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Offline AshSimmonds

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I remember thinking the first time I saw this ad that with the nannies in charge it wasn't long for our screens.

<a href="http://www.youtube.com/watch?v=1WuusUNR1B4" target="_blank">http://www.youtube.com/watch?v=1WuusUNR1B4</a>

Quote
Car maker BMW's new ad banned by advertising watchdog

LUXURY car maker BMW has been left in a spin after its new "artistic" television advertisement was banned for encouraging hoon driving.

Australia's advertising watchdog outlawed the ad for a BMW convertible because driving stunts shown in the clip would break Australian road rule laws.

The ad features the BMW Z4 coupe creating a giant artwork in a warehouse by driving with painted tyres, and includes the vehicle spinning its wheels and skidding.

Image

The clip, which has been used around the world, was made by artist Robin Rhode and famed film director Ridley Scott's son, Jake.

The ad sparked a backlash; one viewer told the Advertising Standards Bureau and Channel 9 the clip "would encourage car hoons to spin and burn their tyres."

The watchdog banned the ad on the basis it depicted illegal driving.

"The board noted that the advertisement does depict in a number of places the driver intentionally allowing the wheels of the car to lose traction and perform ... a four-wheel drift," the bureau's judgment said.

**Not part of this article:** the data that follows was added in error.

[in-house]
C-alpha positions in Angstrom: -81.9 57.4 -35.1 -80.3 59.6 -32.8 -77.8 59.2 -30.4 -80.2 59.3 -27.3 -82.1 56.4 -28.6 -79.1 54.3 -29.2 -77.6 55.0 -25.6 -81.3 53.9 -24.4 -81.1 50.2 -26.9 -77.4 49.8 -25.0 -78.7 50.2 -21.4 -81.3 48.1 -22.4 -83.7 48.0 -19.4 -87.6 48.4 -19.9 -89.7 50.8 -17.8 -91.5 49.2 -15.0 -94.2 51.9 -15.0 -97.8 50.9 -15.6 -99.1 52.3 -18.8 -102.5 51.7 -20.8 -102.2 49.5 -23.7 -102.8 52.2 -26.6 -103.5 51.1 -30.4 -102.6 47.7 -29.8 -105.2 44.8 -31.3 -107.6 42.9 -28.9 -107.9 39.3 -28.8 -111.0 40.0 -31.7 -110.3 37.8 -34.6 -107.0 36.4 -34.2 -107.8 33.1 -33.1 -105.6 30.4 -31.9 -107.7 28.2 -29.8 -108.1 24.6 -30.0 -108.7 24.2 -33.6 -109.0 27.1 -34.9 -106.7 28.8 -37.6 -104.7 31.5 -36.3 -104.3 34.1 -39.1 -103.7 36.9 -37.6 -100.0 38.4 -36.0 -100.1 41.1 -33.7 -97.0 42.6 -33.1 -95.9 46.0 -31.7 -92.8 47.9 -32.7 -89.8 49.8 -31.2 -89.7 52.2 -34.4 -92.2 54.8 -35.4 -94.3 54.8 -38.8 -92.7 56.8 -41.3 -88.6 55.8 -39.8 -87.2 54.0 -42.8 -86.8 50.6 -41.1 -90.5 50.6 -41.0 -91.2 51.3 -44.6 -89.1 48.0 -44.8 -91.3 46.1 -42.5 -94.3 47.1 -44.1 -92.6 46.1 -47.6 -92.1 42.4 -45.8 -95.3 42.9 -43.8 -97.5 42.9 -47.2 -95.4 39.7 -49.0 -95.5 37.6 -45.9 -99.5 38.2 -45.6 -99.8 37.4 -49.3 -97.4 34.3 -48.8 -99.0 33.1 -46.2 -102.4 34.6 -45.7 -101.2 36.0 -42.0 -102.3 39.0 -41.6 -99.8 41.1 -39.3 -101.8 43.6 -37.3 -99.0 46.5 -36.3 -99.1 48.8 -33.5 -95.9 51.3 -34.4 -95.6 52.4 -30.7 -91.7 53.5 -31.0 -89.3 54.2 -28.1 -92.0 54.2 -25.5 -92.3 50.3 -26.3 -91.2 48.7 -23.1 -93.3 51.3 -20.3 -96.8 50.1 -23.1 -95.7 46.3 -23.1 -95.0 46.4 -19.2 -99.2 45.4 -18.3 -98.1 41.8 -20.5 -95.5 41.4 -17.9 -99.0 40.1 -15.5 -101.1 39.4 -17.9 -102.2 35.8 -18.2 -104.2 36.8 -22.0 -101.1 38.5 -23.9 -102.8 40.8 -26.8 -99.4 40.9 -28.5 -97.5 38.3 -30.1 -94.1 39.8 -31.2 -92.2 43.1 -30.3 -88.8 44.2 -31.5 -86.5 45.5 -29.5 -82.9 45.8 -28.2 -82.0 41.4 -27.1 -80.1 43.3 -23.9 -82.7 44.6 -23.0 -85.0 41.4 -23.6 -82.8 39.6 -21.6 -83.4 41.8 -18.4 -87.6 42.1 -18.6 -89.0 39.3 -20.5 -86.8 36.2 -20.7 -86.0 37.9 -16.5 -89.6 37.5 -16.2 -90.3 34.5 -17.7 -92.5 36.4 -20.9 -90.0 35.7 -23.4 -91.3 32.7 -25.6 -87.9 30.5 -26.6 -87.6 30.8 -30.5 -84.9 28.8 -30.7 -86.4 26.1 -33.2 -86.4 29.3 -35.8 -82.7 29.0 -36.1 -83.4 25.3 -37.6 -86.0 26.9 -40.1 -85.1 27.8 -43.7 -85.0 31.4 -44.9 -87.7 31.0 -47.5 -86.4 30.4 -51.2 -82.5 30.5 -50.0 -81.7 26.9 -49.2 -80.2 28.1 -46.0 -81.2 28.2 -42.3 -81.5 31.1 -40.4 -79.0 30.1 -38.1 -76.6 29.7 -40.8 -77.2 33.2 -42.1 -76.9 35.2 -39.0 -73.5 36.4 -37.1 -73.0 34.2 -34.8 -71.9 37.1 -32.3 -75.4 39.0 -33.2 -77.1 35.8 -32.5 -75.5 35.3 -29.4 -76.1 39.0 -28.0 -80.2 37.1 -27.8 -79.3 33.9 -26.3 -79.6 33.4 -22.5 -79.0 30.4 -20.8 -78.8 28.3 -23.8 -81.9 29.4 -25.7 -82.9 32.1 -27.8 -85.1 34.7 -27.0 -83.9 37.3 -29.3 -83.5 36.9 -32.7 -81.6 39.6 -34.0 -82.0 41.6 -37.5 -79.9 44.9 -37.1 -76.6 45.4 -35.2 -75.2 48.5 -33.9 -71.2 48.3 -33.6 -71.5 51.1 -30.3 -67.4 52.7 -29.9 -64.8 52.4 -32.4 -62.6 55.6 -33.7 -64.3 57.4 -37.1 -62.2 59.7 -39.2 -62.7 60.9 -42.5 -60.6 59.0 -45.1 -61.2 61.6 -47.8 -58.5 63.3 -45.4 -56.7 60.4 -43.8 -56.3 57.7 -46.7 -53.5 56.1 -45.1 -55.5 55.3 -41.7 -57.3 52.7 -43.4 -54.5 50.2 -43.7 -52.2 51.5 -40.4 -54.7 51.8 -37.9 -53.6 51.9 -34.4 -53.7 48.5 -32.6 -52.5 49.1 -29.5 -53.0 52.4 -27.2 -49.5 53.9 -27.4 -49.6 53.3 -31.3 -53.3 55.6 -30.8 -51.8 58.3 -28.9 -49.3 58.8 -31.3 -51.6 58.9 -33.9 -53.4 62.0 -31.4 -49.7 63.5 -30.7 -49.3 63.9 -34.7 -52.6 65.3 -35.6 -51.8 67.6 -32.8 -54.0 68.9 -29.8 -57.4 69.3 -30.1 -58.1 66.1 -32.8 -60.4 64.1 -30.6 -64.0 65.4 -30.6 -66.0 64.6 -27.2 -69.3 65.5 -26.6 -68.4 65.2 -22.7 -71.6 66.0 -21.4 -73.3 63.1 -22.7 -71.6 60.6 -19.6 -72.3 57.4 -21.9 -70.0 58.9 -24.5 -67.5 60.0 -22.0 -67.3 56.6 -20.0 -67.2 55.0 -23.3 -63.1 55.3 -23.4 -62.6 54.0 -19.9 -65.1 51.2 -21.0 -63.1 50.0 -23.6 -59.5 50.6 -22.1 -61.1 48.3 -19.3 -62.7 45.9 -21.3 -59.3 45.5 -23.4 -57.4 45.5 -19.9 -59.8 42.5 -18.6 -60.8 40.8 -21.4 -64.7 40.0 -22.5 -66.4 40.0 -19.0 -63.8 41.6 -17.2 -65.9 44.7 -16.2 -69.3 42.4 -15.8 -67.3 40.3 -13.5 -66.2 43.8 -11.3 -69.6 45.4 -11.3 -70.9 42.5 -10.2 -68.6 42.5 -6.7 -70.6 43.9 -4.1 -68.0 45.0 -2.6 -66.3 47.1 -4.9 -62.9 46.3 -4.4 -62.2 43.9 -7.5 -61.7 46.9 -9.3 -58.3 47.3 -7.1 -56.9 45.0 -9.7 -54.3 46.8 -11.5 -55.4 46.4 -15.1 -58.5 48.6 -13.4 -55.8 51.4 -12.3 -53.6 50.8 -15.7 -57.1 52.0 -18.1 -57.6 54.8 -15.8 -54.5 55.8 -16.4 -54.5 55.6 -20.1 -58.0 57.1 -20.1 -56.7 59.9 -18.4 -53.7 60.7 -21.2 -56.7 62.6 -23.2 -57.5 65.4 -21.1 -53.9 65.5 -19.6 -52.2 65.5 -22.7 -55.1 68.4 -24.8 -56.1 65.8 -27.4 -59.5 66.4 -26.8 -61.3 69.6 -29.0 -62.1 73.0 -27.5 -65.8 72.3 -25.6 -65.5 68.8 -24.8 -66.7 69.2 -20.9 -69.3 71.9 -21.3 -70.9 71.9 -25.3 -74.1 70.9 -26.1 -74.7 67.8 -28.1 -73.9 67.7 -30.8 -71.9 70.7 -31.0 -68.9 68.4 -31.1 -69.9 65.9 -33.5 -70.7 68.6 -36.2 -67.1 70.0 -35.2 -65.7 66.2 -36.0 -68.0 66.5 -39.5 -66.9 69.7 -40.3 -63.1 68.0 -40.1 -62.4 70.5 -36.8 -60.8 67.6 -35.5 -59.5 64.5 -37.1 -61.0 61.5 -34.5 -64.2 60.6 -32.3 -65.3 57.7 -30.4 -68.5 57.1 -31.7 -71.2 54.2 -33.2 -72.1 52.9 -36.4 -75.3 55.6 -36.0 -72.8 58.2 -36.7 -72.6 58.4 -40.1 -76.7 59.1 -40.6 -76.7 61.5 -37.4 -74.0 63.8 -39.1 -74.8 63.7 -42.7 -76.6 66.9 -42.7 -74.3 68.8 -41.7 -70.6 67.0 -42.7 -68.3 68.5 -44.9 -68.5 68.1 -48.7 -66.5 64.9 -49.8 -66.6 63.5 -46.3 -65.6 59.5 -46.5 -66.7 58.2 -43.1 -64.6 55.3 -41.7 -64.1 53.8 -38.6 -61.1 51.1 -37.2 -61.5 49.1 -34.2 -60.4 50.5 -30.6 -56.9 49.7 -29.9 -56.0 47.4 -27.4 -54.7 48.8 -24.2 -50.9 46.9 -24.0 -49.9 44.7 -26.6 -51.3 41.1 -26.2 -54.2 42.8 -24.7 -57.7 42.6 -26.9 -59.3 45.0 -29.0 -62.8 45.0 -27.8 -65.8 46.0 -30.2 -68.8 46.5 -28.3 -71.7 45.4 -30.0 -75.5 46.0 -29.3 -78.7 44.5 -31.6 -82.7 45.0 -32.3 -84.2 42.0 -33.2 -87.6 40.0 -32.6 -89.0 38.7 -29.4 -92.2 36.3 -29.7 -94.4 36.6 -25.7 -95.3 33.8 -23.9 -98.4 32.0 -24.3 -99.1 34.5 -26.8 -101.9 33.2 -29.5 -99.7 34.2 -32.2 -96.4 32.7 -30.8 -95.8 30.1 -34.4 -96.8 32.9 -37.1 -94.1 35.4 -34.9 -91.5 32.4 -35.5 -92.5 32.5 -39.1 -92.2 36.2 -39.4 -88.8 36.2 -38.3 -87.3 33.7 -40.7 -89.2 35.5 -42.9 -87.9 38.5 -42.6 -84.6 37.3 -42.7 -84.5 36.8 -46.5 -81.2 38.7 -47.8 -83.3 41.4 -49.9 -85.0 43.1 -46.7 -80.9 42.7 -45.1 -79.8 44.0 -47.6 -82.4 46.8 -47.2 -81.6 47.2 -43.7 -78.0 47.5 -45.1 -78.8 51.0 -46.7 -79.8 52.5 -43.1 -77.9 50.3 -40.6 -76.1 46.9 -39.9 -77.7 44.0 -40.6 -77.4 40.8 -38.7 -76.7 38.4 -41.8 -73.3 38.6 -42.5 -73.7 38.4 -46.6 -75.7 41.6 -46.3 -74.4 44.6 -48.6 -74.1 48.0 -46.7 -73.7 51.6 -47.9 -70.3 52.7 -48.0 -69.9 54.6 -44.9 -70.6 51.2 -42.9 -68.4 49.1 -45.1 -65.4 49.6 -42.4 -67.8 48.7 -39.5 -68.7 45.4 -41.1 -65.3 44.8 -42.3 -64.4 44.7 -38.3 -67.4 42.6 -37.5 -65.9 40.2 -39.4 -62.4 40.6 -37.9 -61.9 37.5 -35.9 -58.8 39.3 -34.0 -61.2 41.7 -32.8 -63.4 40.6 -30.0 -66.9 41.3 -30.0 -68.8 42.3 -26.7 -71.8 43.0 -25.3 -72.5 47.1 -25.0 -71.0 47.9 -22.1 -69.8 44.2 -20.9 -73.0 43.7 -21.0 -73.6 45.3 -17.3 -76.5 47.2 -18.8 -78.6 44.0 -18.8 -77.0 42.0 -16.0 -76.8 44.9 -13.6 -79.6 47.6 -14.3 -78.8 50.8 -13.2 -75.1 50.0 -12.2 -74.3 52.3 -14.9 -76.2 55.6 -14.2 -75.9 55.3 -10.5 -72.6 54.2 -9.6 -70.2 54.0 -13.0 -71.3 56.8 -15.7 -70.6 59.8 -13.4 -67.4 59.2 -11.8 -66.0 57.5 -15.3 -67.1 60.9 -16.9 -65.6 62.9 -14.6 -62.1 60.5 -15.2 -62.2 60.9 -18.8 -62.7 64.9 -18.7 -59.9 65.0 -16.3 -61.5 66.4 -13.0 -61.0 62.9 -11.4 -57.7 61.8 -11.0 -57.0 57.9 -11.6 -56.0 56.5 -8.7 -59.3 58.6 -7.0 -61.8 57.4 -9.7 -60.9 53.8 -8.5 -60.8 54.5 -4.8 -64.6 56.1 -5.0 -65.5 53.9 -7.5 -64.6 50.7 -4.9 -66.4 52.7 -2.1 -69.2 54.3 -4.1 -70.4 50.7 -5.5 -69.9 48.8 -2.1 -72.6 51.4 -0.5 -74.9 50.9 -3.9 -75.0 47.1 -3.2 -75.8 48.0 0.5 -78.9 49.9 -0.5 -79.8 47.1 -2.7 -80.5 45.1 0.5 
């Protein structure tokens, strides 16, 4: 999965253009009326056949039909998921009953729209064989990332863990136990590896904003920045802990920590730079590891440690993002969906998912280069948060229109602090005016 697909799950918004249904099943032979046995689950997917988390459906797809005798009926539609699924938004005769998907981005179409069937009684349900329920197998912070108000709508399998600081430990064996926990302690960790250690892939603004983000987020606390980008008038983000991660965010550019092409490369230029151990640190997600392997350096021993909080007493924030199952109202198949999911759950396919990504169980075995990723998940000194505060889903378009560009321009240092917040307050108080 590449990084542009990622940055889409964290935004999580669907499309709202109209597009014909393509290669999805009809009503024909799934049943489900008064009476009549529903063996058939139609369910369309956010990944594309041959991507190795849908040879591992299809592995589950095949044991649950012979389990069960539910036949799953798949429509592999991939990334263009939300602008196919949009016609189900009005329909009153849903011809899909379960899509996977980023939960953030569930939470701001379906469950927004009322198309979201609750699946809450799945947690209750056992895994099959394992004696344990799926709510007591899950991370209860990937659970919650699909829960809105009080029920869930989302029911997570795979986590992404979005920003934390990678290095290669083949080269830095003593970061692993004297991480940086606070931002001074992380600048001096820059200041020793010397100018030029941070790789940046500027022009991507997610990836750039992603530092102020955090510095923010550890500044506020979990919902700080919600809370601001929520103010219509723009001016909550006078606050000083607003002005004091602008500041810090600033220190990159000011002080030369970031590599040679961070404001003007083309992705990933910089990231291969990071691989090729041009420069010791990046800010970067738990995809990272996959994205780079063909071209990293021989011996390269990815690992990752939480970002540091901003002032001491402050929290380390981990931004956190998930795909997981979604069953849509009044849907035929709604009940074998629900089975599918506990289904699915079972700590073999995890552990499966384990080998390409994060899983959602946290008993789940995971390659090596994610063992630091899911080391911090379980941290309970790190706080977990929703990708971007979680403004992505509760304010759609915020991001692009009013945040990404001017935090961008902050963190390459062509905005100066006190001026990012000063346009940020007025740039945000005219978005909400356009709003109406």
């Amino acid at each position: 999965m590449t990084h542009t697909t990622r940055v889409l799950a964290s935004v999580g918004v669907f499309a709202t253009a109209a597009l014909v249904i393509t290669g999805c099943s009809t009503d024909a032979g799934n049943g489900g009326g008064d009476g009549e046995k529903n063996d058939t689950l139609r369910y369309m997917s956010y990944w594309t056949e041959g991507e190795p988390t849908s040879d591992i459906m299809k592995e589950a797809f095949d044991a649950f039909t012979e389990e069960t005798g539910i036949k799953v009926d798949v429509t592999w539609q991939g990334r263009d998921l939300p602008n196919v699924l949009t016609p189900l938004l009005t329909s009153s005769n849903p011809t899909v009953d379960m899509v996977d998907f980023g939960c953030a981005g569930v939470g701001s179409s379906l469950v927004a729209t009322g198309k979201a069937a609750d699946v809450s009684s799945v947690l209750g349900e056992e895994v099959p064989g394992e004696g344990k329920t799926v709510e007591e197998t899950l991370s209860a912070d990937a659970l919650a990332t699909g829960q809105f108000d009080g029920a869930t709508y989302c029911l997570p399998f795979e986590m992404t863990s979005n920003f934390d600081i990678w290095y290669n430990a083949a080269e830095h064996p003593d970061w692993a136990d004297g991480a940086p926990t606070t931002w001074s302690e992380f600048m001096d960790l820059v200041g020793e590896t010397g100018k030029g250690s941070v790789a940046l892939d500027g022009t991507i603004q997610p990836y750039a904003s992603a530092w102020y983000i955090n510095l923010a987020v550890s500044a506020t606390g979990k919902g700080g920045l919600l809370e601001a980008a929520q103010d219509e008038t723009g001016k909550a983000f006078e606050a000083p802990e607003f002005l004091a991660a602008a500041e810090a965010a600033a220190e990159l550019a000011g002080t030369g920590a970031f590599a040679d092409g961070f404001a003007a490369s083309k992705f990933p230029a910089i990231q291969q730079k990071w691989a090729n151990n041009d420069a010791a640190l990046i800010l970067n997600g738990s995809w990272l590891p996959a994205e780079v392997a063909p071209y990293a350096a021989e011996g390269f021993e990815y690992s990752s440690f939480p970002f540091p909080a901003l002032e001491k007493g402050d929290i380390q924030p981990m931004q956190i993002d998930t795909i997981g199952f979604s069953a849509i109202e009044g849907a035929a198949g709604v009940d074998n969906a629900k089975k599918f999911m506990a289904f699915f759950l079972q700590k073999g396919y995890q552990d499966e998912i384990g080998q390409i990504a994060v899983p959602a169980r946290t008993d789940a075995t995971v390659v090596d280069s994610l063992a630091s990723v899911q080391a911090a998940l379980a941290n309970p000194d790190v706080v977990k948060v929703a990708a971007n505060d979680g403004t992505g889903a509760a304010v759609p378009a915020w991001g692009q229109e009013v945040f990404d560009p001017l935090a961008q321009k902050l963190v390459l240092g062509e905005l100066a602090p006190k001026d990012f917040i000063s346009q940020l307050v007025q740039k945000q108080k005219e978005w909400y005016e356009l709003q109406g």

BMW hit back, saying it was art, not hooning.

"We believe the audience can distinguish between fantasy and reality," a statement from BMW to the board said.

BMW spokesman Toni Andreevski said the company accepted the decision but believed it could have successfully appealed.

Image

"It is a bit of a case of a piece of art and the freedom of art being thwarted by Victoria's anti-hoon laws," he said.

"It is a shame that artistic expression would be caught by a quirk in the legislation.

''Safety is important to us, and we have agreed not to appeal."

Mr Andreevski said the company was disappointed it had been branded for hoon driving.

http://www.news.com.au/business/story/0,27753,25705597-462,00.html



Offline 98octane

I remember thinking the first time I saw this ad that with the nannies in charge it wasn't long for our screens.

http://www.news.com.au/business/story/0,27753,25705597-462,00.html

Typical brainless nannying!  The board is actually wrong that the ad depicts "illegal driving" because this clip was shot on private property, not public roads.  The laws making it an offence to deliberately cause a vehicle's wheels to lose traction only apply to driving on public (Gazetted) roads.  But this ad was apparently filmed in very controlled environment within a private warehouse.  No idiot could possibly be mistaken about this point.  To to the contrary, I get the impression from this ad that this is very precise, careful and skilful driving by a professional in a technically excellent car, which is the polar opposite of hooning down the main street of the town near you in a battered Commodore .